Us genuine sports fans know where to go to get our fix of healthy competition. The sports that have been tried and tested and repeatedly enjoyed, by millions of fans who have spent a lifetime devoted. The sports that are best enjoyed live. If there’s a place in the public domain for competition dancing, competition singing, and competition idiocy, then there’s more than enough room for competition Darts.


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Filed under Darts, Opinion, Sid Waddell, Sport, Television

Pleat’s up in the ascendancy / Welcome

Pleat’s up in the ascendancy

“And Arsenal really must feel that the sight is in end”, said David Pleat in 2006, as Arsenal were 1-0 up, and 26 minutes away from winning their first European Cup against Barcelona.

As I watched the final in a Moroccan café 50 yards away from Highbury (all the pubs were full, and my friends and I were desperately searching for somewhere to watch the game. Then, the kindly proprietor noticed our dilemma, and waved us in; it felt rather bohemian at the time, like something Albert Camus would have done), no-one seemed to cotton onto the Pleatism until I burst out laughing, and told everyone. Little did I realise the impact the Commentator’s Curse would have. It was wrong in so many ways, yet beautiful in others.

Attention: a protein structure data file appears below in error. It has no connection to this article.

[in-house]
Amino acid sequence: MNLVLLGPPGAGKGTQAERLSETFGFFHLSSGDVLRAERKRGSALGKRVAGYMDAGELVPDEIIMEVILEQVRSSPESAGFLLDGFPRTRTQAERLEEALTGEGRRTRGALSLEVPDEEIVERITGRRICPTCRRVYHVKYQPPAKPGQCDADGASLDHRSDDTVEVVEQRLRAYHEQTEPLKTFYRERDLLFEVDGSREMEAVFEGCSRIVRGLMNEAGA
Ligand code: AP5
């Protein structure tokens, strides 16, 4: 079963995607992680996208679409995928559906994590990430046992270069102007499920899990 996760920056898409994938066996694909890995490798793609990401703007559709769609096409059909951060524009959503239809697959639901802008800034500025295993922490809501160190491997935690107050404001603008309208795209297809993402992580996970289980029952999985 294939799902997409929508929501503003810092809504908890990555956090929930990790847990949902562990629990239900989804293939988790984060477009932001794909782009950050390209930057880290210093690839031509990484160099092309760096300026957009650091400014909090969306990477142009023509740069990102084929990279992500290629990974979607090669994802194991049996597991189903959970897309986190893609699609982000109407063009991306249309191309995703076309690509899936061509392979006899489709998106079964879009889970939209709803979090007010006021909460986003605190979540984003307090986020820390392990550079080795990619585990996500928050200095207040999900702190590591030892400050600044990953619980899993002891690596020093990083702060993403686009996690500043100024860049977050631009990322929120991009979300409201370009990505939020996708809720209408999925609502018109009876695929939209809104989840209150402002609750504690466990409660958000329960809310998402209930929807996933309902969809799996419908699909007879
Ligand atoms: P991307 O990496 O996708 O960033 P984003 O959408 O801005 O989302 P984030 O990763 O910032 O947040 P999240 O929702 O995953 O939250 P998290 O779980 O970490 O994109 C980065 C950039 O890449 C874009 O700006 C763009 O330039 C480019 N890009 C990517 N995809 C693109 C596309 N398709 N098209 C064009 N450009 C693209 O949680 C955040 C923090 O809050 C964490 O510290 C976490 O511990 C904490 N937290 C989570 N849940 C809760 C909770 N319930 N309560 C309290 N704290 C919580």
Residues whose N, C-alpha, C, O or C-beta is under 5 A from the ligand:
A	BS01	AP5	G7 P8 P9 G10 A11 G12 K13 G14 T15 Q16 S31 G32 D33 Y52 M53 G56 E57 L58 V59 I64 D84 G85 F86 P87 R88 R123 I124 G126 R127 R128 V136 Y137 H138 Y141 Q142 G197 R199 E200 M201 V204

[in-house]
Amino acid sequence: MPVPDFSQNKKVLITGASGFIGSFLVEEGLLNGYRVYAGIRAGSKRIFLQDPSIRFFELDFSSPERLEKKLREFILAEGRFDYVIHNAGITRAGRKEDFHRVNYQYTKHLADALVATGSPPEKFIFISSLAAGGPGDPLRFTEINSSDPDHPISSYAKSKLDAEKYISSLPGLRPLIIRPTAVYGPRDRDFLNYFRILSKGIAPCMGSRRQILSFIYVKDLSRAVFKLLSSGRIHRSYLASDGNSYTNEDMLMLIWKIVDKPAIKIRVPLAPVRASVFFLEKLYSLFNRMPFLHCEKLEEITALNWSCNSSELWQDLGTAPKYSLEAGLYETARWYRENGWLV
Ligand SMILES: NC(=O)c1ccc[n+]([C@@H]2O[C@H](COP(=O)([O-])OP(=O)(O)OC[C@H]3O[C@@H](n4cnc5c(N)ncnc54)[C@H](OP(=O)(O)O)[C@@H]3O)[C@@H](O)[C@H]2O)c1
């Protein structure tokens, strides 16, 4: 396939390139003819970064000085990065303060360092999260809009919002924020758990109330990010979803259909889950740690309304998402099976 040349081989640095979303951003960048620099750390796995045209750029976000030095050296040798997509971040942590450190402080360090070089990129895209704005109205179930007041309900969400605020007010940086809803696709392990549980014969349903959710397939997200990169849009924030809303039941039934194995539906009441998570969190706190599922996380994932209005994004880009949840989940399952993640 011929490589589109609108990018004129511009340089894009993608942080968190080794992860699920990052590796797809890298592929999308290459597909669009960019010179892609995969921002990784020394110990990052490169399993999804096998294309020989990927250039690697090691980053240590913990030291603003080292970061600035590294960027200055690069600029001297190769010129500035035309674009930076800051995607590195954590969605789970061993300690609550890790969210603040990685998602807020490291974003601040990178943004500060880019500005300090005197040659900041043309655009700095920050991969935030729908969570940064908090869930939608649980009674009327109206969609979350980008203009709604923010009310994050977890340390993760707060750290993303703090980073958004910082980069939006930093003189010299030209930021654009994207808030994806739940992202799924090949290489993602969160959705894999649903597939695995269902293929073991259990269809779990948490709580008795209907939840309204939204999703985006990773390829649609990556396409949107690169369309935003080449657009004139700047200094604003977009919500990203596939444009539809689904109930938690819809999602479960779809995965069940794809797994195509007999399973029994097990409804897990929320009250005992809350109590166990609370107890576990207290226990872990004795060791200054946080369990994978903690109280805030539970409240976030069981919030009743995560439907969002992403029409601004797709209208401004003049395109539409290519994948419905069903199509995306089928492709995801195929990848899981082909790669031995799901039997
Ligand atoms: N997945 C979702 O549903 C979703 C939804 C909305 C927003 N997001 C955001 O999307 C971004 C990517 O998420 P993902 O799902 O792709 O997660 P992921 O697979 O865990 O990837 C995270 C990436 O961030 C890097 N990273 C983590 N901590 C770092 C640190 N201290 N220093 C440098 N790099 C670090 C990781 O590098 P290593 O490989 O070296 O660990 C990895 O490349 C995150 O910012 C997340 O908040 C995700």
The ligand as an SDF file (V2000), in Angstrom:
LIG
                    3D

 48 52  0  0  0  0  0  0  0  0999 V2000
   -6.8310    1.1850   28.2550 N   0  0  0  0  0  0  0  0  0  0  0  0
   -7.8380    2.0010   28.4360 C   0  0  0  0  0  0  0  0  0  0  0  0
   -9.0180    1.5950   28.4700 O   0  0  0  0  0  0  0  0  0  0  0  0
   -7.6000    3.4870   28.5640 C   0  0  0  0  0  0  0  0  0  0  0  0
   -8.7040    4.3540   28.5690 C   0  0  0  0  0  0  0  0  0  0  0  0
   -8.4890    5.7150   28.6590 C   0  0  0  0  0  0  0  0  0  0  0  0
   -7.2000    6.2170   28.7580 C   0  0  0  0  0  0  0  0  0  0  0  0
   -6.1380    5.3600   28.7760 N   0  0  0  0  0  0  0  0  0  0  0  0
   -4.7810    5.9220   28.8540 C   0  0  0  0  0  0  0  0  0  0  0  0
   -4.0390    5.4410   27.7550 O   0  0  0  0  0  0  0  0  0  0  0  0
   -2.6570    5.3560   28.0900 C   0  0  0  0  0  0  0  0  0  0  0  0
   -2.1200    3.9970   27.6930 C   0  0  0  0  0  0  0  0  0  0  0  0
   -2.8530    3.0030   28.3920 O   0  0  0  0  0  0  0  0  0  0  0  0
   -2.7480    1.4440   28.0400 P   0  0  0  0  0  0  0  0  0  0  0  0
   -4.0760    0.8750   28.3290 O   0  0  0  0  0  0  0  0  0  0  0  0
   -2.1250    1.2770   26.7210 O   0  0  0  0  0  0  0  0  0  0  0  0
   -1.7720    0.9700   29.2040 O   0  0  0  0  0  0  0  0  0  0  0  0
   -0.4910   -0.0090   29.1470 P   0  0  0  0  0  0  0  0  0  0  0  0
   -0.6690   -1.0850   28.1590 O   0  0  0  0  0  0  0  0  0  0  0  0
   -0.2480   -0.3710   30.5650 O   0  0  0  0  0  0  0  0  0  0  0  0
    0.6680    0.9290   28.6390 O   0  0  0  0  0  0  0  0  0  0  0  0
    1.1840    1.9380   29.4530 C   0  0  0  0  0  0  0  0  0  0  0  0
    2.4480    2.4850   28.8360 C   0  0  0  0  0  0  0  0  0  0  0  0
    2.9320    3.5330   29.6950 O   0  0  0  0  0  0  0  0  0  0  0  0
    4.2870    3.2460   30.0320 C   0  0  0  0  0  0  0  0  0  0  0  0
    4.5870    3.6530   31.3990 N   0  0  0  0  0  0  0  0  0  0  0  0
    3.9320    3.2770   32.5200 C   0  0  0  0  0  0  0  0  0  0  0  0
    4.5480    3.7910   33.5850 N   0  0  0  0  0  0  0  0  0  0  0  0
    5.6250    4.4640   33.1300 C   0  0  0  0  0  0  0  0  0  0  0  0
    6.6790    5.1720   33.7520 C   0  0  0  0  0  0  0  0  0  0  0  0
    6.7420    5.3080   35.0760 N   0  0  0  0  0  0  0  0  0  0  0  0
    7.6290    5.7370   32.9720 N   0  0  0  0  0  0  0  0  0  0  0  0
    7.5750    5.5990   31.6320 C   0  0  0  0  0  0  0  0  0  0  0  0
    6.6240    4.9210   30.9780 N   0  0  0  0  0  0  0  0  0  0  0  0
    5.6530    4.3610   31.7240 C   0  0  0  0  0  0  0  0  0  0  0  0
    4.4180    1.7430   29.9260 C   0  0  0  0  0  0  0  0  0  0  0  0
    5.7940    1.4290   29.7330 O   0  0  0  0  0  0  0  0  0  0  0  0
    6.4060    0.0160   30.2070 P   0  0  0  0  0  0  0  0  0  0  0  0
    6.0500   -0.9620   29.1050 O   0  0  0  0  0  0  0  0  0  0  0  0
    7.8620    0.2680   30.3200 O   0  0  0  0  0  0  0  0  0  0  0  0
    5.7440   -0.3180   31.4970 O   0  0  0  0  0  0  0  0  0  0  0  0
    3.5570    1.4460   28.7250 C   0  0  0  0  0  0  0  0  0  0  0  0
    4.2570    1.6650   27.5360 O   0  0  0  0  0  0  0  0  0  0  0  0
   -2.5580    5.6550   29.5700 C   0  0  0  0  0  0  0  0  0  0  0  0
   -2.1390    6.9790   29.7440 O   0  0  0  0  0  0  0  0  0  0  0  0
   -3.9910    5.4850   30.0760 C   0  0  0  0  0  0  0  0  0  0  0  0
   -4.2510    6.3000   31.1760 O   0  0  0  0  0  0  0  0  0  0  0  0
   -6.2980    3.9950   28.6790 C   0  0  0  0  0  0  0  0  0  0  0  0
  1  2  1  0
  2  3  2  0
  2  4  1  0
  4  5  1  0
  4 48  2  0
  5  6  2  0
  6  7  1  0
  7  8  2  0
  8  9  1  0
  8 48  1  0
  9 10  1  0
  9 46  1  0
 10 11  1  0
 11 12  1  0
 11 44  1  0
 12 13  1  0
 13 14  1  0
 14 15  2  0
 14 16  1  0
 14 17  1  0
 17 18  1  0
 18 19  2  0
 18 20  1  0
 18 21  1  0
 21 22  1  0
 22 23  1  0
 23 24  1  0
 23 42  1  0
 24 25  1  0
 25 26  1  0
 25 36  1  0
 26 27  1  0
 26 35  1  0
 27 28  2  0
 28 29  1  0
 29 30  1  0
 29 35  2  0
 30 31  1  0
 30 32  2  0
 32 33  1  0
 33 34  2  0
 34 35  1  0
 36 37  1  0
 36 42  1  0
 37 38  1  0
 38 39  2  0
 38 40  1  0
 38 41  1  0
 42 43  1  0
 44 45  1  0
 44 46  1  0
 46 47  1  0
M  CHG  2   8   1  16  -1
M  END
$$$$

Another Pleatism (again involving Arsenal) closely follows, and was again in a game of the utmost significance: the title decider against Liverpool at Anfield in 1989.

While Arsenal are in desperate need for one more goal to snatch the Barclays League title (strange how things come back in roundabouts, isn’t it?) from Liverpool, Pleat goes on to blabber:

“Although Arsenal aren’t going to win the Championship, it is somewhat poetic justice that they have a result on the night.”

Has anyone else ever been able to find a glint of irrelevant solace like Pleat?

Anyway, while trying to find a clip to illustrate the above (but to no avail), I found this this beauty from the underrated BBC animation series, Monkey Dust – it’s up for grabs now!:

The Sight is in End will take an irreverent look at all sports (although I admit that this is football-centric, but fear not! Cricket! Tennis! Polo! American Football! Chess! Bridge! Yes! Chess and Bridge are sports, according to the IOC – it’ll all be here!), with the hope of being humorous, entertaining, and most importantly, informative.

It will keep in touch with the goings-on in the world of sport (or offerings that have some relevance to sport; or, a tenuous link…) especially when we have a busy year ahead of us. We will try to bring you everything from the widely covered, to the almost forgotten. They’ll be dogmatic opinion and pragmatic thought, expressed in comment pieces, reports, features and maybe the odd interview. We shall try our best.




Filed under Arsenal FC, Football, Pleatism, Soccer, Sport, Television